They expect that you have something valuable to say, and they are eager to hear it. They are likely to be persuaded by you, provided that your speech is compelling. If you have low ethos, your audience may not be listening or paying attention. In fact, they may not even show up! Expectations are low, and a poor opening will kill you.
Your audience can be persuaded, but your speech needs to be much better to do it. Yet some musical practices continued, passed down through oral tradition. These echoes of ancient music in the European tradition are reason enough to begin our survey by examining the roles of music in ancient cultures, the links between ancient practices and those of later centuries, and the debt Western music owes to ancient Greece.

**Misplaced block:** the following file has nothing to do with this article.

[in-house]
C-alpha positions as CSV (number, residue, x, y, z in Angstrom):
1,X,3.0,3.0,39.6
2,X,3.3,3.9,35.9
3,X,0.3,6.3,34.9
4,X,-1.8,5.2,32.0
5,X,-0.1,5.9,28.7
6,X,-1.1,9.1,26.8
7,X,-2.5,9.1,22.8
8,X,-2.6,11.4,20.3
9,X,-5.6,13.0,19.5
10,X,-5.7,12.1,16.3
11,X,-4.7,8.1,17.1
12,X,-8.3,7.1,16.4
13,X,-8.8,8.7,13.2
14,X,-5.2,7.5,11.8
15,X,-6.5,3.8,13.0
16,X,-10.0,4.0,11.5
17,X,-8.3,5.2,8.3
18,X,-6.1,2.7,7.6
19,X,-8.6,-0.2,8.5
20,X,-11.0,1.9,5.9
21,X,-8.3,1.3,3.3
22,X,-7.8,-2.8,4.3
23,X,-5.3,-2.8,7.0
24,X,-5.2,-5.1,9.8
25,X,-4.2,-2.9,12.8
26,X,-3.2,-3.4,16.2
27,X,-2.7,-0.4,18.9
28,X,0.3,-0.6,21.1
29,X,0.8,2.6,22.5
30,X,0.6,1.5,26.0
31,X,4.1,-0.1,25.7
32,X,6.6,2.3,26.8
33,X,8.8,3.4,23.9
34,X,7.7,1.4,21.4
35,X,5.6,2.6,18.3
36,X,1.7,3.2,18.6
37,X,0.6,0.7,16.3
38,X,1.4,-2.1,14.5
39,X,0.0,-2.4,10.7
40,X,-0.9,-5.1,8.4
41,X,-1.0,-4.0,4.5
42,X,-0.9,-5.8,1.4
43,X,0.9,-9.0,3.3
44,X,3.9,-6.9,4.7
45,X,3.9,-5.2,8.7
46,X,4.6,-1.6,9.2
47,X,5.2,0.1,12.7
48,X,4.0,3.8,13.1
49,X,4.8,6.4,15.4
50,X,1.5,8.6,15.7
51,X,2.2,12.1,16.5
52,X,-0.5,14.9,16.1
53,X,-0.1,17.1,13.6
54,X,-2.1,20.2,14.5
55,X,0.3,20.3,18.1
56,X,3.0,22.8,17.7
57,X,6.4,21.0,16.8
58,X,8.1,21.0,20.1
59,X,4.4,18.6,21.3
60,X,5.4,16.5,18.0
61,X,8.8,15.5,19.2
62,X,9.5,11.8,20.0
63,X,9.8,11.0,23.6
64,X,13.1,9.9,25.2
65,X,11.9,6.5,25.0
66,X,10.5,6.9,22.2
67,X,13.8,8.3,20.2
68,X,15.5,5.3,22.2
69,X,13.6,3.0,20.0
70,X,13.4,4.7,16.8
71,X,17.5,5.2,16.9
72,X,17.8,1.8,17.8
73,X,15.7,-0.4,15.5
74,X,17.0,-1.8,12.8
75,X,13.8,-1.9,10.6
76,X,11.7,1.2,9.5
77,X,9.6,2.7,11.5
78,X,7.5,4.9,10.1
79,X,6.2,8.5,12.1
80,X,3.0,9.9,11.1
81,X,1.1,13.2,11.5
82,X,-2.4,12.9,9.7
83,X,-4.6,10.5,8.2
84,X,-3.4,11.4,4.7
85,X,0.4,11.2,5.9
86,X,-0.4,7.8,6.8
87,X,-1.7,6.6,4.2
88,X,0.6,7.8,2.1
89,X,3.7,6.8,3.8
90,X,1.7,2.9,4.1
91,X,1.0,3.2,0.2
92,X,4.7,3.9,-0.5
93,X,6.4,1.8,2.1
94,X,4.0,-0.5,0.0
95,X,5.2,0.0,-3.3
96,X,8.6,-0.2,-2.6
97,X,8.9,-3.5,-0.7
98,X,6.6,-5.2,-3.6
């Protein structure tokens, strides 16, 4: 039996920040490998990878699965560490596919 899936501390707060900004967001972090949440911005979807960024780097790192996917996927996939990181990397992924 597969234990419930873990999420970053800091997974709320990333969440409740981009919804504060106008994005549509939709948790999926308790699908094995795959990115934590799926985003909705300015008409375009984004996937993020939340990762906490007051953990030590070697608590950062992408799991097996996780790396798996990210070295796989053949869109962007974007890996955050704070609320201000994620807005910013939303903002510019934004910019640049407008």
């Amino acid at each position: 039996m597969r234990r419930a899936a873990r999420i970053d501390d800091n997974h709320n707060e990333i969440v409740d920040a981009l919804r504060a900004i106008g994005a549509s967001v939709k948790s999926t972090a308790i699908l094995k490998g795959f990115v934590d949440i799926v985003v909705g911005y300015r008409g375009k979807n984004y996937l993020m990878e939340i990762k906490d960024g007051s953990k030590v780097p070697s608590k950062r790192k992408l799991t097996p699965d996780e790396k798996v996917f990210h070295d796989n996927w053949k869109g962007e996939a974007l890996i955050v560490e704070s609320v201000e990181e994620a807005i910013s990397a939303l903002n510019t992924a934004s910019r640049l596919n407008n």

Starting with ancient music also lets us consider how we can learn about music of the past.
Greek Doctrine Of Ethos | Researchomatic
Music is sound, and sound is by its nature impermanent. What remains of the music from past eras are its historical traces, which we can divide into four main types: Using these traces, we can try to reconstruct what music of a past culture was like, recognizing that our understanding will always be partial and will be influenced by our own values and concerns.
We are most confident of success when we have all four types of evidence in abundance. But for ancient music, relatively little remains. Even for Greece, by far the best-documented ancient musical tradition, we have only a small portion of the instruments, images, writings, and music that once existed. For other cultures we have no music at all. By examining what traces survive and what we can conclude from them, we can explore how each type of evidence contributes to our understanding of music of the past.